Now to focus on on the details of filechooser dialogs. First is the save dialog.
def on_save_clicked(widget, text_filter=None, all_filter=None):
  filename=None
  dialog=gtk.FileChooserDialog(title="Select a File",
    action=gtk.FILE_CHOOSER_ACTION_SAVE, 
    buttons=(gtk.STOCK_CANCEL, gtk.RESPONSE_CANCEL, gtk.STOCK_SAVE, 
    gtk.RESPONSE_OK))
  
  if (text_filter != None) and (all_filter != None):
    dialog.add_filter(text_filter)
    dialog.add_filter(all_filter)

  response = dialog.run()
  if response == gtk.RESPONSE_OK:
    filename = dialog.get_filename()
  elif response == gtk.RESPONSE_CANCEL:
    print ’Cancel Clicked’ dialog.destroy()
  
  if filename != None:
    save_file=open(filename, ’w’)
    save_file.write("Sample Data")
    save_file.close()
  print filename
The on_save_clicked function starts off by setting the filename to None and quickly sets up the dialog. The dialog title is set to “Select a File”. The action type of the dialog is set to save using gtk.FILE_CHOOSER_ACTION_SAVE. The buttons are set with a tuple. The button uses the stock cancel using the gtk.RESPONSE_CANCEL and the stock save button that uses the gtk.RESPONSE_OK when it is clicked.
After this the function checks to see if there are any filters that should be applied and if so it applies them.
After the filters are added, the dialog is run with its return value assigned to the variable response.
response = dialog.run()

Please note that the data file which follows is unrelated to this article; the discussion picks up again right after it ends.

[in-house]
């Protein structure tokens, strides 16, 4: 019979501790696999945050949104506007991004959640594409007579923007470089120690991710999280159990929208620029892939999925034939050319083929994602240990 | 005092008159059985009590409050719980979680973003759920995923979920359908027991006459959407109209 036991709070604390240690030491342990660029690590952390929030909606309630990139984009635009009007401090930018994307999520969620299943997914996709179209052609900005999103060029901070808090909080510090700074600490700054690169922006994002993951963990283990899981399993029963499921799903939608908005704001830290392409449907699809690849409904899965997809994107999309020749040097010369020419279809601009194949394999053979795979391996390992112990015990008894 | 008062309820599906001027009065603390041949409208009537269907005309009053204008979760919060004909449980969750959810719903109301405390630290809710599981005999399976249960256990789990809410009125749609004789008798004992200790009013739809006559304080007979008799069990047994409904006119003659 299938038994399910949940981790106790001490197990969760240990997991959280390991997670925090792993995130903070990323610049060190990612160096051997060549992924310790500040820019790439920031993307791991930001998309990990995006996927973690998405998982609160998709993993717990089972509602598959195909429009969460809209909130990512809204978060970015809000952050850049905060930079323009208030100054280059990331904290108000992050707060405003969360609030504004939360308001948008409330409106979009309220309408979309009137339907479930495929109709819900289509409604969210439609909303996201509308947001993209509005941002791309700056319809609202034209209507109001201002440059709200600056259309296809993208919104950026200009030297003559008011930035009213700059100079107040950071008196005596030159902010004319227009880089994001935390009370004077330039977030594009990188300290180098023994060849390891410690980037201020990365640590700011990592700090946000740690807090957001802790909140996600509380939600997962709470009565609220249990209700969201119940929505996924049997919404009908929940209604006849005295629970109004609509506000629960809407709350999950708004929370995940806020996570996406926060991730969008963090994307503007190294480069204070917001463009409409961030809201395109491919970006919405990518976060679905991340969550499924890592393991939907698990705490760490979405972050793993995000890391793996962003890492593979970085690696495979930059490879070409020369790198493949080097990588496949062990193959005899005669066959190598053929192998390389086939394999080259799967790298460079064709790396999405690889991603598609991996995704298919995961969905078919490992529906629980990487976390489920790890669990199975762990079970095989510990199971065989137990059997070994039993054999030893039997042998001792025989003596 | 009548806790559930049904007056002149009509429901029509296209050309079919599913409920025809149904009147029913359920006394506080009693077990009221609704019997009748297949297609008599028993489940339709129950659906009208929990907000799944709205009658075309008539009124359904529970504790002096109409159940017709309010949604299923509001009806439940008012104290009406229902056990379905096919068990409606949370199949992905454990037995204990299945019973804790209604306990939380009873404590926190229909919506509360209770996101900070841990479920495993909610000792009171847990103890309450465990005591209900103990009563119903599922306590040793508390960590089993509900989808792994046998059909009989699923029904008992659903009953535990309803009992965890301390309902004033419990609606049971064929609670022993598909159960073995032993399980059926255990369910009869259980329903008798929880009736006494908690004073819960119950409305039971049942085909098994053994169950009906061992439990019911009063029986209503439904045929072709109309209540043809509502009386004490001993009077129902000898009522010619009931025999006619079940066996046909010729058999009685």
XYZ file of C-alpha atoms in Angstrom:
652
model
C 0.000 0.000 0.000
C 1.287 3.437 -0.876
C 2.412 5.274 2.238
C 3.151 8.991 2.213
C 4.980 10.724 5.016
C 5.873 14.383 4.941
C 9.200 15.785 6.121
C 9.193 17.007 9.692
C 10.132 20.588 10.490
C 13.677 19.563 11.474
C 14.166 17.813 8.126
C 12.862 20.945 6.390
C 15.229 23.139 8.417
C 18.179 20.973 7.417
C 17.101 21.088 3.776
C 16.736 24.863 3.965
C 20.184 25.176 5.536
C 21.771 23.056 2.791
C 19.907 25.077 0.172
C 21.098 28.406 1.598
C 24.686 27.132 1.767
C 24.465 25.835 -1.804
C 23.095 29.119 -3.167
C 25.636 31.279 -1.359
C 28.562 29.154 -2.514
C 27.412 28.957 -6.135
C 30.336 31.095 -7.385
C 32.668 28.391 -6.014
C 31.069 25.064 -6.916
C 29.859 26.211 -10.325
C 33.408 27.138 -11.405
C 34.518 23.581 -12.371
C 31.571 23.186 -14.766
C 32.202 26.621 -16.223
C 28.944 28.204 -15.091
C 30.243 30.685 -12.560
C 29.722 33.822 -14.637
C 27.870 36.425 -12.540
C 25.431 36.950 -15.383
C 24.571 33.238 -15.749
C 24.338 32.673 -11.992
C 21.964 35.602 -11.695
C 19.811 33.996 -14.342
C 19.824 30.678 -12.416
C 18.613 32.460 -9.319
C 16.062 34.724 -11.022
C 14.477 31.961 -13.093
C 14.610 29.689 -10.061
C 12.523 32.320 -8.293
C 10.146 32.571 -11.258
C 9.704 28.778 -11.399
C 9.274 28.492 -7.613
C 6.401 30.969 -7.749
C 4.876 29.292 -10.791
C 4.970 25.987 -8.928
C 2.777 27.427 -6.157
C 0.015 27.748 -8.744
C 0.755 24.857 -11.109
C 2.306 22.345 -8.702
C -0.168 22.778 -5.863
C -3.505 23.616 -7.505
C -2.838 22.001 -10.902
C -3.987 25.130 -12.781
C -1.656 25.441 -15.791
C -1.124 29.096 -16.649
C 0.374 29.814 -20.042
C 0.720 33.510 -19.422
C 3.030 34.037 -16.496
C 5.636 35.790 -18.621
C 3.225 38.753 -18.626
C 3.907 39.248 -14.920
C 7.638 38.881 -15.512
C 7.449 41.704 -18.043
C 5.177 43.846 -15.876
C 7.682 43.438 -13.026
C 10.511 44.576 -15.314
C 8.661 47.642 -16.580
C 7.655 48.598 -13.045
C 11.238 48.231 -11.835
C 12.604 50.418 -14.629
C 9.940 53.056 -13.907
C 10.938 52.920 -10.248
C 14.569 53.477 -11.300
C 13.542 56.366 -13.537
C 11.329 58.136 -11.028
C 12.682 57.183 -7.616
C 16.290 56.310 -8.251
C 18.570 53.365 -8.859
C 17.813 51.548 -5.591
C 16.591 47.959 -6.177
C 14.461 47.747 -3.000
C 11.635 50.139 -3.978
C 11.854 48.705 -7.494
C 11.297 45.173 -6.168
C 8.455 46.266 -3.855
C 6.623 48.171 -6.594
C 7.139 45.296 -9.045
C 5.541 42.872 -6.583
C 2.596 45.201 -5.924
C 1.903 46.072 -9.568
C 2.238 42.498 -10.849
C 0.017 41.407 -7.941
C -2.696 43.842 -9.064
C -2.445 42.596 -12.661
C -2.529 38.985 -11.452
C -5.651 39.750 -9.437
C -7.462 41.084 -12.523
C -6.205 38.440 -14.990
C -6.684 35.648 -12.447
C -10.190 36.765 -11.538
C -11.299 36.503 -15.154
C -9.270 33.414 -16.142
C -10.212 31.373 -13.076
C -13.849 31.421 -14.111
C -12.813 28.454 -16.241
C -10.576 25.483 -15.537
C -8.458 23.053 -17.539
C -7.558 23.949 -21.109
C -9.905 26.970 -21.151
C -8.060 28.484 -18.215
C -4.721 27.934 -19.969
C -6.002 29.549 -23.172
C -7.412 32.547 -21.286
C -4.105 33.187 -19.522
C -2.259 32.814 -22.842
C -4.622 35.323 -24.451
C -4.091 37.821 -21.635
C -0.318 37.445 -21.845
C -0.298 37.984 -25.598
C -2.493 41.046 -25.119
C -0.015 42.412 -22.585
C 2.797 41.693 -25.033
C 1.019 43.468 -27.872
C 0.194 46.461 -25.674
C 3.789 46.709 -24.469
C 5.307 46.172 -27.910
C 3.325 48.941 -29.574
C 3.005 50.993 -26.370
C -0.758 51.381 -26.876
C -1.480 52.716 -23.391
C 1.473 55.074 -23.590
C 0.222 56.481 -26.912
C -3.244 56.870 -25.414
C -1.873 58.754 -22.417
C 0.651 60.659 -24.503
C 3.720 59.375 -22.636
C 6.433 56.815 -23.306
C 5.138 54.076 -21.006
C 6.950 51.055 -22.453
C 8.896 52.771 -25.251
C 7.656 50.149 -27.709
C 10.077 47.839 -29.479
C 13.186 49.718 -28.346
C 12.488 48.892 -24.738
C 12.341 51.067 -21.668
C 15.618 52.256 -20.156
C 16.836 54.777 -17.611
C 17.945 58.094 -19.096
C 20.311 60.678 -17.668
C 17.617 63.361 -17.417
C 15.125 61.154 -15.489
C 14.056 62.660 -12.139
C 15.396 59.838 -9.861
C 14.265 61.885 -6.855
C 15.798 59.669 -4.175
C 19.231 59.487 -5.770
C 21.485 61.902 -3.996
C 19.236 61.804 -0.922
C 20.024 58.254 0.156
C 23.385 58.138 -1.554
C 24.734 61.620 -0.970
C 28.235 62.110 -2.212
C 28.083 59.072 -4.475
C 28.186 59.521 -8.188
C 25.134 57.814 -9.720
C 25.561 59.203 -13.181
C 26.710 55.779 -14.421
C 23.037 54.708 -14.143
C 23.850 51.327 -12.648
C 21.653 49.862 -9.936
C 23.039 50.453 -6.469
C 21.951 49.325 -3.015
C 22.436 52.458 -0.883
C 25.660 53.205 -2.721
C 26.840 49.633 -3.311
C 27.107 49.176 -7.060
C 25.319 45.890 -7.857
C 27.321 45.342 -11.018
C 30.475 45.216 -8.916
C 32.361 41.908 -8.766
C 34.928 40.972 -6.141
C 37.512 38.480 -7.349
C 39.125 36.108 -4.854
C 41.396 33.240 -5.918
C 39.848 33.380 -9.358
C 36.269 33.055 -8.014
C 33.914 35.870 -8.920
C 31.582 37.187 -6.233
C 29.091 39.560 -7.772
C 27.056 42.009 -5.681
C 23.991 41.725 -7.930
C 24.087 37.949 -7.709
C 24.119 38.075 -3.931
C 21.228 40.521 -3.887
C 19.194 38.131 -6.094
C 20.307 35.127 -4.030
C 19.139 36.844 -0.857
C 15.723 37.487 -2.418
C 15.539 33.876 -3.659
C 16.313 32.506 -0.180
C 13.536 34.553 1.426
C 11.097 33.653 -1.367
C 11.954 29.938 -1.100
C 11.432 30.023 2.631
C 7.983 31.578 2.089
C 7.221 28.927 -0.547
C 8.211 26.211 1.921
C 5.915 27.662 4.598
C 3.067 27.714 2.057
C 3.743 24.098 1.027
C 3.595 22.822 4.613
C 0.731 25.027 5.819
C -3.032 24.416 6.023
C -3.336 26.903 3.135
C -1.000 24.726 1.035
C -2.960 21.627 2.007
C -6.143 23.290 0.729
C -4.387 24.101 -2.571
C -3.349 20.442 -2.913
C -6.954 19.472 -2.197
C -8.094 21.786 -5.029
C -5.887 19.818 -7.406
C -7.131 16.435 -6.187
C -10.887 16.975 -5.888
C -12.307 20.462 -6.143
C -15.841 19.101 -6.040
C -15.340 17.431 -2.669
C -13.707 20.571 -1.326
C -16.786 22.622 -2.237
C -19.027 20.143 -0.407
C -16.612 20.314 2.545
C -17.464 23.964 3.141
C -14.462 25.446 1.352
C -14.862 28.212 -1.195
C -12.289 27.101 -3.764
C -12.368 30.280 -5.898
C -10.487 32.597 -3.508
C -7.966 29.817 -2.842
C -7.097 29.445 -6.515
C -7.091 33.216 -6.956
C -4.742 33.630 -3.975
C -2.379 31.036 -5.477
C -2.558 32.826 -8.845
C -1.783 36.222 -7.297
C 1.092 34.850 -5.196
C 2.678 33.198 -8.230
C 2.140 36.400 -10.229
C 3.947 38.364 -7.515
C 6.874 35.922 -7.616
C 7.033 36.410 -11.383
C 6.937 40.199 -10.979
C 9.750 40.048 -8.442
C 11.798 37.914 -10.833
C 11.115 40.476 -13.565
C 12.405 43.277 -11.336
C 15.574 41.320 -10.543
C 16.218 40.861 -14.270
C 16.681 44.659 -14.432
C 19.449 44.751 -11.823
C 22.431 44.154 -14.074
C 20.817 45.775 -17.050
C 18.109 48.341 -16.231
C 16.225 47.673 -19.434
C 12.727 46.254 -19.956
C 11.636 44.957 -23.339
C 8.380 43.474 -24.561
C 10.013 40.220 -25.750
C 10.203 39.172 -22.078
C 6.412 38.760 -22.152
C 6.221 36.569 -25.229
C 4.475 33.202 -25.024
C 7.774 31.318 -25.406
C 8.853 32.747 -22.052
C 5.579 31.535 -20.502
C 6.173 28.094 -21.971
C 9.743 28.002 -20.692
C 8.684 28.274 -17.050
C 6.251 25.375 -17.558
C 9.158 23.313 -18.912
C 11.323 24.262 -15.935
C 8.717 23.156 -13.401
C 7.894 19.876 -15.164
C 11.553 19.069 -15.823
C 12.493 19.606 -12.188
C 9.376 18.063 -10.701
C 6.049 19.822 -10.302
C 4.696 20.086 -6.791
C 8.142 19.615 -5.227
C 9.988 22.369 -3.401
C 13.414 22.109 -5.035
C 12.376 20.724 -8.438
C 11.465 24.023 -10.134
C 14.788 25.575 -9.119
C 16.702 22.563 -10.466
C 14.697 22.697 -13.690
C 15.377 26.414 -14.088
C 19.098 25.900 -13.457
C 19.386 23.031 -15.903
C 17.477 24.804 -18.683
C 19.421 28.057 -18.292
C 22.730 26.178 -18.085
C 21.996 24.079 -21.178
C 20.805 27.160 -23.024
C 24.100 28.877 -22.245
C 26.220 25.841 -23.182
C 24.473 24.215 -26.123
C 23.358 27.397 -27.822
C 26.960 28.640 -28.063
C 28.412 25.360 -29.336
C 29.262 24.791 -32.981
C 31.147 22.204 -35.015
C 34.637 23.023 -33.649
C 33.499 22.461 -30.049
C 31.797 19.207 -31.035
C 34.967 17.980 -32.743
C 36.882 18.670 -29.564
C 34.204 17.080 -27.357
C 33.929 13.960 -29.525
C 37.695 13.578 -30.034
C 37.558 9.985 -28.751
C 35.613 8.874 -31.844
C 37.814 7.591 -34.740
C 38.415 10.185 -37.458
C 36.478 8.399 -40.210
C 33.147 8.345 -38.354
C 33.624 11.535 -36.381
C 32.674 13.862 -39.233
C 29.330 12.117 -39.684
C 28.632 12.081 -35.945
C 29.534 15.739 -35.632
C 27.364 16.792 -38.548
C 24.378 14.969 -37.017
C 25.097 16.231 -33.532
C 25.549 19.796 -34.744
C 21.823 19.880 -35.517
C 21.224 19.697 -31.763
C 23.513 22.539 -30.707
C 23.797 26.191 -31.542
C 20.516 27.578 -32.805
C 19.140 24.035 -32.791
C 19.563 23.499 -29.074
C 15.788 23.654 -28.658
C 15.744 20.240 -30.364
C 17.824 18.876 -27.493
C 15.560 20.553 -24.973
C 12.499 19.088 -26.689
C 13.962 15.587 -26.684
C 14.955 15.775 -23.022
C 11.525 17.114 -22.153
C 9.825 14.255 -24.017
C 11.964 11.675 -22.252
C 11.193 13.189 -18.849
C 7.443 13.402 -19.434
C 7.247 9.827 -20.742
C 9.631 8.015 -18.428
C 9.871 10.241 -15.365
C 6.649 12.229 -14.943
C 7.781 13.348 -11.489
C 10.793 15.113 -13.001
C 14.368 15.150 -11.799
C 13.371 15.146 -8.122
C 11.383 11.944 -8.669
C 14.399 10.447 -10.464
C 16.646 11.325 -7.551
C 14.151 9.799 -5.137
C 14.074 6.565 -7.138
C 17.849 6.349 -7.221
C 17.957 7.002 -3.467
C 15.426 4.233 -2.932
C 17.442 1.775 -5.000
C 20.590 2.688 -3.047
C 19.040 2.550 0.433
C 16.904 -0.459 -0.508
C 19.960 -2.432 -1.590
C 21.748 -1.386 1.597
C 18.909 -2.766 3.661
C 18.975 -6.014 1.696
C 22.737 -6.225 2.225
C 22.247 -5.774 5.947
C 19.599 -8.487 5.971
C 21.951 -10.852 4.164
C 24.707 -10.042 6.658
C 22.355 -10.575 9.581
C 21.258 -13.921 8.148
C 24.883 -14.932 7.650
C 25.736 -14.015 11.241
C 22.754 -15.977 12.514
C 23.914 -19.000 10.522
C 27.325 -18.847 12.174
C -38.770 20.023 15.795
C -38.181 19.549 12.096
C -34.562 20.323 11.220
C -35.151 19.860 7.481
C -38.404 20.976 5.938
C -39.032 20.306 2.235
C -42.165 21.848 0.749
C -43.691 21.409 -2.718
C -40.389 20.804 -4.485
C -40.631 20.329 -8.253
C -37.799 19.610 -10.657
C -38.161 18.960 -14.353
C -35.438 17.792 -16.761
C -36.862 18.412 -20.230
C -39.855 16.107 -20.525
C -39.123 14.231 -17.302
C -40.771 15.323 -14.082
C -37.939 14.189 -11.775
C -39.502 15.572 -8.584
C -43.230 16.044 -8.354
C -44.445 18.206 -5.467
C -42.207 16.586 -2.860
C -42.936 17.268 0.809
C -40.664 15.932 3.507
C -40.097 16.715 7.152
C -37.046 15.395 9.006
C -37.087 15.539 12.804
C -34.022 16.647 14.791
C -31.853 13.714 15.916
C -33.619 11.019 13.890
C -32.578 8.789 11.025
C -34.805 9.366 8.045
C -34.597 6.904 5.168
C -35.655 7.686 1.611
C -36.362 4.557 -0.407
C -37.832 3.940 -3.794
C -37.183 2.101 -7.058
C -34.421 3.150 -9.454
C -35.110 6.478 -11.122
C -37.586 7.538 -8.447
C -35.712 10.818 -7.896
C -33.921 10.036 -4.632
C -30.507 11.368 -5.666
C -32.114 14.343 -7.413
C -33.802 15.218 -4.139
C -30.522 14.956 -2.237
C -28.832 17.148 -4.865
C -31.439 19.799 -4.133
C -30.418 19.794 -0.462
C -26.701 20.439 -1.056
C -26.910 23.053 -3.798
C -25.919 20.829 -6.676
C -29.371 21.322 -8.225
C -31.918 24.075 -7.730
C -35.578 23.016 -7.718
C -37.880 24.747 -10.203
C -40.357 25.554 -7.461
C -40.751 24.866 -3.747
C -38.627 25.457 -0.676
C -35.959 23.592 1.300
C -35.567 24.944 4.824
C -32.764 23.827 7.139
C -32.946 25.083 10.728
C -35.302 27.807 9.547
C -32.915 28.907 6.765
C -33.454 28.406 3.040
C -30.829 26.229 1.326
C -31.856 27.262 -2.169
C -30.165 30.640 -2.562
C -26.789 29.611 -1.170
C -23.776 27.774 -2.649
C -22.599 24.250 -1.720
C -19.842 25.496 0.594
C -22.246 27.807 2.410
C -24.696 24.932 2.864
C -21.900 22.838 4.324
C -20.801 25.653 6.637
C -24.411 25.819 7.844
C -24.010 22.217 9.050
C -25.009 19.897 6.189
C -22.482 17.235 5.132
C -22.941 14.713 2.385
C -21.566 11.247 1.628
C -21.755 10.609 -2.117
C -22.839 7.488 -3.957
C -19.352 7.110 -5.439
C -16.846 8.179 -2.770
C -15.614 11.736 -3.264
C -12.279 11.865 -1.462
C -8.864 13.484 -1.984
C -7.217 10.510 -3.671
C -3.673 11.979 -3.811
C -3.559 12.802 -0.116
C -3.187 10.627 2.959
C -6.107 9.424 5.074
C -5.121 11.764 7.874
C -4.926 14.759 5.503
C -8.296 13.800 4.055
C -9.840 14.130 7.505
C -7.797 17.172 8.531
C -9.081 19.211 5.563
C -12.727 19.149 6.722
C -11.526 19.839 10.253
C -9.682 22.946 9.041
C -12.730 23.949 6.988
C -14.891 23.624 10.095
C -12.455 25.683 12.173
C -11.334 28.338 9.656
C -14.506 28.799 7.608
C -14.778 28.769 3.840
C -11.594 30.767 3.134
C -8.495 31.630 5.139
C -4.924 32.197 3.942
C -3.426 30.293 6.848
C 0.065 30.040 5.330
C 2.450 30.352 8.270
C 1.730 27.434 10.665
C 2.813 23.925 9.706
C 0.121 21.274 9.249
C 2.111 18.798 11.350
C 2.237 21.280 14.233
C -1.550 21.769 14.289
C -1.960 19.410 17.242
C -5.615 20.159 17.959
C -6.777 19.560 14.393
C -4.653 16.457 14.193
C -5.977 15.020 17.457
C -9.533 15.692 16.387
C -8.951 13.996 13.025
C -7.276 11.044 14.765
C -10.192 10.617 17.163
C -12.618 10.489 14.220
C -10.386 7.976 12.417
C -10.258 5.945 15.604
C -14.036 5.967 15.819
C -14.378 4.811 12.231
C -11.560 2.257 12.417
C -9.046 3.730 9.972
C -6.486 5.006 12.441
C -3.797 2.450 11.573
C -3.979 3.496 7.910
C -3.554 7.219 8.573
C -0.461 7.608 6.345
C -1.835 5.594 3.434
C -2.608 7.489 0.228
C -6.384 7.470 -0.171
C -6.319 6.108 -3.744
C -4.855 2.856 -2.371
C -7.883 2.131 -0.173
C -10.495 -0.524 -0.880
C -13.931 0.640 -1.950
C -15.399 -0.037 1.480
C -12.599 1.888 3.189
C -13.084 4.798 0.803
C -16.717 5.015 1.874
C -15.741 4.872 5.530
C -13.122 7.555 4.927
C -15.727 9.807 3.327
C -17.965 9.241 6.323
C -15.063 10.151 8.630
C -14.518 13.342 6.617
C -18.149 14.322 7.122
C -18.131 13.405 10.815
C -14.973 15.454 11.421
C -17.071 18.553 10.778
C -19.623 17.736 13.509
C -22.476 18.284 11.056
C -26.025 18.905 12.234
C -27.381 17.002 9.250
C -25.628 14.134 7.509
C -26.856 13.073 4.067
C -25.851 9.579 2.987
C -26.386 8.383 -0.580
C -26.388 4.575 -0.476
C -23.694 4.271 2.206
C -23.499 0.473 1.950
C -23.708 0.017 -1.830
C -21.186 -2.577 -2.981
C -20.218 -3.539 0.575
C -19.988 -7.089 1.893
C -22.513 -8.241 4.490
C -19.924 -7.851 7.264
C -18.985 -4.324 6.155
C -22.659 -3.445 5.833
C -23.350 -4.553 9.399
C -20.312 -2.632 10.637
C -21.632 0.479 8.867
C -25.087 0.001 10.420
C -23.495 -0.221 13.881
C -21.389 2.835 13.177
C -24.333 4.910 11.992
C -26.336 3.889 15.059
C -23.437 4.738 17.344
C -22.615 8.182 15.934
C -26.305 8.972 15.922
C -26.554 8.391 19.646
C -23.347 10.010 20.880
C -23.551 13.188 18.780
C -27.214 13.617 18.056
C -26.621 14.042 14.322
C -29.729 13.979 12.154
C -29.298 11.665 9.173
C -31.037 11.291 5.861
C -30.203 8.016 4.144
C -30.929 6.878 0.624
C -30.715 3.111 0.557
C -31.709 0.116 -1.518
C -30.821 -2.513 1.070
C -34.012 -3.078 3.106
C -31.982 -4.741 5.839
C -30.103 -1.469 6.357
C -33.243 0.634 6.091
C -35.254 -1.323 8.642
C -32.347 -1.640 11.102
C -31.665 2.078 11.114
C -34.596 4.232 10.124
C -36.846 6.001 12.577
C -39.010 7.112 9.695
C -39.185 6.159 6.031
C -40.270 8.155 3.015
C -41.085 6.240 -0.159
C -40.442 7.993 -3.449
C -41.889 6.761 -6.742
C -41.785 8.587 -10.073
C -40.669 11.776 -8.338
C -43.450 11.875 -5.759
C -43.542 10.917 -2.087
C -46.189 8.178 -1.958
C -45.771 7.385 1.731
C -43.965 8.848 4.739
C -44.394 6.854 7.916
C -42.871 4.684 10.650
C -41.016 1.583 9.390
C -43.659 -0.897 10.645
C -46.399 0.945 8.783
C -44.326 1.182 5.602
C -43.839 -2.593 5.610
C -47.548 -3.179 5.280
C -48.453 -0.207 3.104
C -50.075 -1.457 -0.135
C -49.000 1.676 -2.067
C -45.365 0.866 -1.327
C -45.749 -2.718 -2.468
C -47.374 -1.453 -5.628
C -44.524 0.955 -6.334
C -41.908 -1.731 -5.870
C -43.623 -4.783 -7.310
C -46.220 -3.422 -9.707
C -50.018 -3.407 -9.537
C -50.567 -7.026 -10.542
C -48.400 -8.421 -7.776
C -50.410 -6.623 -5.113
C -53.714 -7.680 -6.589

It then checks the value of response to be of gtk.RESPONSE_OK and if so assigns the name of the file to the variable filename using:
filename = dialog.get_filename()
If the response is set to gtk.RESPONSE_CANCEL, no actions are taken.
The last action to take with the dialog is to call the destroy method. If the destroy method is not called the dialog will stay on the screen.
dialog.destroy()
The final part of the on_save_clicked function is to save the string “Sample Data” to the file that was specified to save to.
The on_open_clicked function is very similar to the on_save_clicked function. Instead of opening a dialog to save a file it opens a dialog to select a file for the application to load.
def on_open_clicked(widget, text_filter=None, all_filter=None):
  filename=None
  dialog=gtk.FileChooserDialog(title="Select a File",
    action=gtk.FILE_CHOOSER_ACTION_OPEN,
    buttons=(gtk.STOCK_CANCEL, gtk.RESPONSE_CANCEL,
    gtk.STOCK_OPEN, gtk.RESPONSE_OK))
  
  if (text_filter != None) and (all_filter != None):
    dialog.add_filter(text_filter)
    dialog.add_filter(all_filter)
  
  response = dialog.run()
  if response == gtk.RESPONSE_OK:
    filename = dialog.get_filename()